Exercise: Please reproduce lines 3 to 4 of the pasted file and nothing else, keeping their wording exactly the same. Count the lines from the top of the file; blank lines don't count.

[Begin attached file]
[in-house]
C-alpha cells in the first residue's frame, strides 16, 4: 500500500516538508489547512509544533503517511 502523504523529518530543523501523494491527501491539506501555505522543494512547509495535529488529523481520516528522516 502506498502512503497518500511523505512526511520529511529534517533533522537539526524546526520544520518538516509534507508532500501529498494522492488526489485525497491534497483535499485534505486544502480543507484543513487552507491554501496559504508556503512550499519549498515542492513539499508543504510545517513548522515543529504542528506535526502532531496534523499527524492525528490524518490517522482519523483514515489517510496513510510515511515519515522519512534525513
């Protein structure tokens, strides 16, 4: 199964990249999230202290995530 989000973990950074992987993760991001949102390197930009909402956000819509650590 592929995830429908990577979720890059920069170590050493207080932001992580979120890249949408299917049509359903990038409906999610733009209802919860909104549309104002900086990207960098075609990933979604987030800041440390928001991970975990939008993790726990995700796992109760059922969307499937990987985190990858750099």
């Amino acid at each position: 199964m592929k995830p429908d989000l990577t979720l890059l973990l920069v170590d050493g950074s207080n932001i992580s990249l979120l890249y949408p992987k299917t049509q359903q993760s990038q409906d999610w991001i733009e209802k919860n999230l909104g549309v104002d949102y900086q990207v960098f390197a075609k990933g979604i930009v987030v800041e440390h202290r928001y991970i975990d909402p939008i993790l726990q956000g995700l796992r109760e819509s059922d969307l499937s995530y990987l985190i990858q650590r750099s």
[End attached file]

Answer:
């Protein structure tokens, strides 16, 4: 199964990249999230202290995530 989000973990950074992987993760991001949102390197930009909402956000819509650590 592929995830429908990577979720890059920069170590050493207080932001992580979120890249949408299917049509359903990038409906999610733009209802919860909104549309104002900086990207960098075609990933979604987030800041440390928001991970975990939008993790726990995700796992109760059922969307499937990987985190990858750099």
């Amino acid at each position: 199964m592929k995830p429908d989000l990577t979720l890059l973990l920069v170590d050493g950074s207080n932001i992580s990249l979120l890249y949408p992987k299917t049509q359903q993760s990038q409906d999610w991001i733009e209802k919860n999230l909104g549309v104002d949102y900086q990207v960098f390197a075609k990933g979604i930009v987030v800041e440390h202290r928001y991970i975990d909402p939008i993790l726990q956000g995700l796992r109760e819509s059922d969307l499937s995530y990987l985190i990858q650590r750099s």